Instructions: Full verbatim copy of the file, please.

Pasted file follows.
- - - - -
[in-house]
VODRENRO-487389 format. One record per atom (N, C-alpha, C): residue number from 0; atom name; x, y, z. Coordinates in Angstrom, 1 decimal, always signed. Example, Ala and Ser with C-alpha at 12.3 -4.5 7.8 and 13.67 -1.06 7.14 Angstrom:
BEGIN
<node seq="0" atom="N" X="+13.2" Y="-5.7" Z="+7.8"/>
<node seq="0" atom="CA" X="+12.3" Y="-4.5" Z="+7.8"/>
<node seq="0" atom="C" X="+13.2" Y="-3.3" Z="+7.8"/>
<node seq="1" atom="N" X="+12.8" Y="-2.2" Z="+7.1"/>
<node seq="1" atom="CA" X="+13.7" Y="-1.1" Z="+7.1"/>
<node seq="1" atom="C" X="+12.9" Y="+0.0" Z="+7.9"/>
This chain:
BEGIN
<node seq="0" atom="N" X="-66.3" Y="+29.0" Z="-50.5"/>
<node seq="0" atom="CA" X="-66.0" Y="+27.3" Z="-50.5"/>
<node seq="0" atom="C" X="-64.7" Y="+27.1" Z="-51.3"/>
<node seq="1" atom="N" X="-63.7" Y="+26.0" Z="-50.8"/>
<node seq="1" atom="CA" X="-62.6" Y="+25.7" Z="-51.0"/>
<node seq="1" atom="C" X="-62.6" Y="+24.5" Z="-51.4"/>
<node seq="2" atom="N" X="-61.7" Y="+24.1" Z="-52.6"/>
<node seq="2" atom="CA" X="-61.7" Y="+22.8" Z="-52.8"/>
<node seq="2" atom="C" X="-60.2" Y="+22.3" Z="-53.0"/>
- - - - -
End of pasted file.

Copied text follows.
[in-house]
VODRENRO-487389 format. One record per atom (N, C-alpha, C): residue number from 0; atom name; x, y, z. Coordinates in Angstrom, 1 decimal, always signed. Example, Ala and Ser with C-alpha at 12.3 -4.5 7.8 and 13.67 -1.06 7.14 Angstrom:
BEGIN
<node seq="0" atom="N" X="+13.2" Y="-5.7" Z="+7.8"/>
<node seq="0" atom="CA" X="+12.3" Y="-4.5" Z="+7.8"/>
<node seq="0" atom="C" X="+13.2" Y="-3.3" Z="+7.8"/>
<node seq="1" atom="N" X="+12.8" Y="-2.2" Z="+7.1"/>
<node seq="1" atom="CA" X="+13.7" Y="-1.1" Z="+7.1"/>
<node seq="1" atom="C" X="+12.9" Y="+0.0" Z="+7.9"/>
This chain:
BEGIN
<node seq="0" atom="N" X="-66.3" Y="+29.0" Z="-50.5"/>
<node seq="0" atom="CA" X="-66.0" Y="+27.3" Z="-50.5"/>
<node seq="0" atom="C" X="-64.7" Y="+27.1" Z="-51.3"/>
<node seq="1" atom="N" X="-63.7" Y="+26.0" Z="-50.8"/>
<node seq="1" atom="CA" X="-62.6" Y="+25.7" Z="-51.0"/>
<node seq="1" atom="C" X="-62.6" Y="+24.5" Z="-51.4"/>
<node seq="2" atom="N" X="-61.7" Y="+24.1" Z="-52.6"/>
<node seq="2" atom="CA" X="-61.7" Y="+22.8" Z="-52.8"/>
<node seq="2" atom="C" X="-60.2" Y="+22.3" Z="-53.0"/>